When you are talking an ENTER of 99, you are talking very high demand to get in to a degree, this is the real elite of our Y12 students. This tells you that there is a real demand for Law. Medicine is also lucrative in general and highly prestigious, dentistry year after year has the highest graduate salaries, vets do pretty well and there is that whole love of animals thing, note also that the number of places for dentistry and vet science is far smaller than the number of places for Law, so when you realise that an ENTER score is a purely supply/demand driven measure, that tells you something even more about Law. I’m not convinced that this is driven by students wanting to be Horace Rumpole and unconcerned about power, prestige and money . Though I guess the LA Law, Boston Legal, Law and Order etc stuff does impart some level of glamour to the profession.

    Never wanted to imply that Law should be an open profession, but maybe there should be lower levels of qualification with correspondingly lower levels of cost, though the idea of Lexicare has a certain appeal. I wouldn’t want to see open courts, but it’s not necessarily a choice between the current monopoly and allowing anyone to represent people in court. We could have legal technicians who are licensed to deal with smaller/less complex cases, who have the relevant insurance.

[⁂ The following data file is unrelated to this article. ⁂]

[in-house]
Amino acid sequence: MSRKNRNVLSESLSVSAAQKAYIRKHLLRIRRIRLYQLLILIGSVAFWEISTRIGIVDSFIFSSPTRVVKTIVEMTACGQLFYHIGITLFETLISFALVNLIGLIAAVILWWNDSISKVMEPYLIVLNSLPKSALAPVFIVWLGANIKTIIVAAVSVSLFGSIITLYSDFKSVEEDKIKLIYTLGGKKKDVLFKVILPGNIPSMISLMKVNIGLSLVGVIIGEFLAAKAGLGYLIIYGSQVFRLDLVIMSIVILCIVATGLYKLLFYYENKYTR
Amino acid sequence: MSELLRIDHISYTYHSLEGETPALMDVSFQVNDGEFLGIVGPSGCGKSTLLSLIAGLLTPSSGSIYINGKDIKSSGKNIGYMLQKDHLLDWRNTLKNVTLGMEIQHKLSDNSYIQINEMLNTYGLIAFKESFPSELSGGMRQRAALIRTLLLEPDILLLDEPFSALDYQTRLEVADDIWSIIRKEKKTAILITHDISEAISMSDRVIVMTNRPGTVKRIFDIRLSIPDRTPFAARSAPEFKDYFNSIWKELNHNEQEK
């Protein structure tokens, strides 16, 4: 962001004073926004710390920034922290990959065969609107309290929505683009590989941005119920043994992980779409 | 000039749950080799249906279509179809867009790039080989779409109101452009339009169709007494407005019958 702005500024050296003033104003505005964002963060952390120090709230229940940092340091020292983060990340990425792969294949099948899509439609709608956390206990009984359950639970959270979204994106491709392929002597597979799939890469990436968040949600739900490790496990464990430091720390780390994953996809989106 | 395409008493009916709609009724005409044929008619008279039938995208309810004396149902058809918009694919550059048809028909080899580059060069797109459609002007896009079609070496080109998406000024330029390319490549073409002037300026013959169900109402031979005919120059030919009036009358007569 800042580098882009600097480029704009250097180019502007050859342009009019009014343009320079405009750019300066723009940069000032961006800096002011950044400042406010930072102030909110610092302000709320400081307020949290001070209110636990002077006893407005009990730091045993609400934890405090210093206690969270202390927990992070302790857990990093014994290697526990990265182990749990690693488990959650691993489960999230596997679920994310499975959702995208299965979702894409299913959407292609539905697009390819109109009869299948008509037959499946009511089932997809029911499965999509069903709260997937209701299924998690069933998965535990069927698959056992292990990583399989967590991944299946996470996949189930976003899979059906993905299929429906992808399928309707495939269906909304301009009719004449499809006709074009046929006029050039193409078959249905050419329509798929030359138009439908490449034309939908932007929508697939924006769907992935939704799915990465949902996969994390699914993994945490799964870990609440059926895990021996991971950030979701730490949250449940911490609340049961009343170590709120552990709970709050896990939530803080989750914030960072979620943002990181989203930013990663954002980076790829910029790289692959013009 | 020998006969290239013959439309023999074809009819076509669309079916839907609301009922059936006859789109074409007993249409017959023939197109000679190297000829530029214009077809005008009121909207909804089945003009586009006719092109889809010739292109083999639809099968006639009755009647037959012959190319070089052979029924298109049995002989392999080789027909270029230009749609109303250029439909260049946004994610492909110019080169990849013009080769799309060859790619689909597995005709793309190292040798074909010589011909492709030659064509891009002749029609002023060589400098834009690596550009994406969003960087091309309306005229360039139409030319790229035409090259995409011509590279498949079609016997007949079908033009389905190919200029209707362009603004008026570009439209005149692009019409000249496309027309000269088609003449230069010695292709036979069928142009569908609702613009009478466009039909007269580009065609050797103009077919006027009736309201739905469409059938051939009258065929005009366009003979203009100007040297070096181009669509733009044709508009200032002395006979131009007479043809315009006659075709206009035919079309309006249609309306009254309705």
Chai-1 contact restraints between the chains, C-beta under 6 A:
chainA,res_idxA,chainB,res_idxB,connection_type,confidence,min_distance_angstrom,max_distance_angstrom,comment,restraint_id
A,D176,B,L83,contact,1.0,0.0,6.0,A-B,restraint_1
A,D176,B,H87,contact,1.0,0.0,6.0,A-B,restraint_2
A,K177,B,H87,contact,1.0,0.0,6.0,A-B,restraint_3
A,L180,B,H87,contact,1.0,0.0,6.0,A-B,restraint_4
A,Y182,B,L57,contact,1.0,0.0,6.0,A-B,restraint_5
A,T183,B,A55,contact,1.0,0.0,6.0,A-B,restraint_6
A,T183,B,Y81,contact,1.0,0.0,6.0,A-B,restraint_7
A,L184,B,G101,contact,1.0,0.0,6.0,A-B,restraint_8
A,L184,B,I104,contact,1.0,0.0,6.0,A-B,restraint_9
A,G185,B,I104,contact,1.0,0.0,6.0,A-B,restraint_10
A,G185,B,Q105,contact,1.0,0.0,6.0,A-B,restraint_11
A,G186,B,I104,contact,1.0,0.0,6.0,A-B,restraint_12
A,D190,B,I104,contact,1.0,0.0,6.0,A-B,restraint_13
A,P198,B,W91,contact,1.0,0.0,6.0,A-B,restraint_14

If the only people who are allowed to charge to represent people in Court are lawyers, then by any practical definition that is a closed shop.

    I don’t underestimate how complex a job understanding the law is, your story about the document is just insane of course, though it sounds like you earned your $20,000. To me, however, it just goes to show how broken the system is, that such an effort is necessary. Of course I have no real idea how to fix it, surely someone in the legal profession has some idea, maybe it’s like democracy, the worst system except for all the others, I hope not.

  11. Martin
    Posted August 5, 2008 at 10:20 pm | Permalink

    Legal Eagle,